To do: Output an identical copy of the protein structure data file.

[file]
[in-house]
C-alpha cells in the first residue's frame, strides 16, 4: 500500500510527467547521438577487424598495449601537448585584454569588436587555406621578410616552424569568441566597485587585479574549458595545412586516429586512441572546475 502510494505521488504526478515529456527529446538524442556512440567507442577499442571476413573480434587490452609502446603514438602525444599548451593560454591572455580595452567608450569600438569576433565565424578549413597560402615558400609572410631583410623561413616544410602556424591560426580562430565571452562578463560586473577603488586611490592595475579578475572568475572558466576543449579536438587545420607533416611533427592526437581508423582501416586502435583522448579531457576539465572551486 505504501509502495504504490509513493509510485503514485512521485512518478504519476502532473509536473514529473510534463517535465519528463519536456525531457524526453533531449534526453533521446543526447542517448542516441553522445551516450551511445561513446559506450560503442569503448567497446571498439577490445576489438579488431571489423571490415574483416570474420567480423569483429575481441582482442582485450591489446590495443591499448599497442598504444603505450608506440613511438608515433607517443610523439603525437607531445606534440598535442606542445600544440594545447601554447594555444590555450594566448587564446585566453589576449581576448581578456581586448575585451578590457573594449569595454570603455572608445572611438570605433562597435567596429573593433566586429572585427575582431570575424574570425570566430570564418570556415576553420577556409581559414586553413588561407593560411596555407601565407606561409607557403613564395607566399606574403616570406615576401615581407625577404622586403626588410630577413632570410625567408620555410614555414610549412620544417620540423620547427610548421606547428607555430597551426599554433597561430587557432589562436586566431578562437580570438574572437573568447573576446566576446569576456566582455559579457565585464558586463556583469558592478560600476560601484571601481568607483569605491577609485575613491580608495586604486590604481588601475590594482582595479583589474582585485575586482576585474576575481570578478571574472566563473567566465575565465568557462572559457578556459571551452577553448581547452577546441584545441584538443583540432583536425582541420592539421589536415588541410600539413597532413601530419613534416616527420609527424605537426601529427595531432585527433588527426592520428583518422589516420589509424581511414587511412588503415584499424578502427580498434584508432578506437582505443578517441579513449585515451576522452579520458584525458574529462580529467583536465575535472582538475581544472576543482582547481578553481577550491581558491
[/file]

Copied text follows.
[in-house]
C-alpha cells in the first residue's frame, strides 16, 4: 500500500510527467547521438577487424598495449601537448585584454569588436587555406621578410616552424569568441566597485587585479574549458595545412586516429586512441572546475 502510494505521488504526478515529456527529446538524442556512440567507442577499442571476413573480434587490452609502446603514438602525444599548451593560454591572455580595452567608450569600438569576433565565424578549413597560402615558400609572410631583410623561413616544410602556424591560426580562430565571452562578463560586473577603488586611490592595475579578475572568475572558466576543449579536438587545420607533416611533427592526437581508423582501416586502435583522448579531457576539465572551486 505504501509502495504504490509513493509510485503514485512521485512518478504519476502532473509536473514529473510534463517535465519528463519536456525531457524526453533531449534526453533521446543526447542517448542516441553522445551516450551511445561513446559506450560503442569503448567497446571498439577490445576489438579488431571489423571490415574483416570474420567480423569483429575481441582482442582485450591489446590495443591499448599497442598504444603505450608506440613511438608515433607517443610523439603525437607531445606534440598535442606542445600544440594545447601554447594555444590555450594566448587564446585566453589576449581576448581578456581586448575585451578590457573594449569595454570603455572608445572611438570605433562597435567596429573593433566586429572585427575582431570575424574570425570566430570564418570556415576553420577556409581559414586553413588561407593560411596555407601565407606561409607557403613564395607566399606574403616570406615576401615581407625577404622586403626588410630577413632570410625567408620555410614555414610549412620544417620540423620547427610548421606547428607555430597551426599554433597561430587557432589562436586566431578562437580570438574572437573568447573576446566576446569576456566582455559579457565585464558586463556583469558592478560600476560601484571601481568607483569605491577609485575613491580608495586604486590604481588601475590594482582595479583589474582585485575586482576585474576575481570578478571574472566563473567566465575565465568557462572559457578556459571551452577553448581547452577546441584545441584538443583540432583536425582541420592539421589536415588541410600539413597532413601530419613534416616527420609527424605537426601529427595531432585527433588527426592520428583518422589516420589509424581511414587511412588503415584499424578502427580498434584508432578506437582505443578517441579513449585515451576522452579520458584525458574529462580529467583536465575535472582538475581544472576543482582547481578553481577550491581558491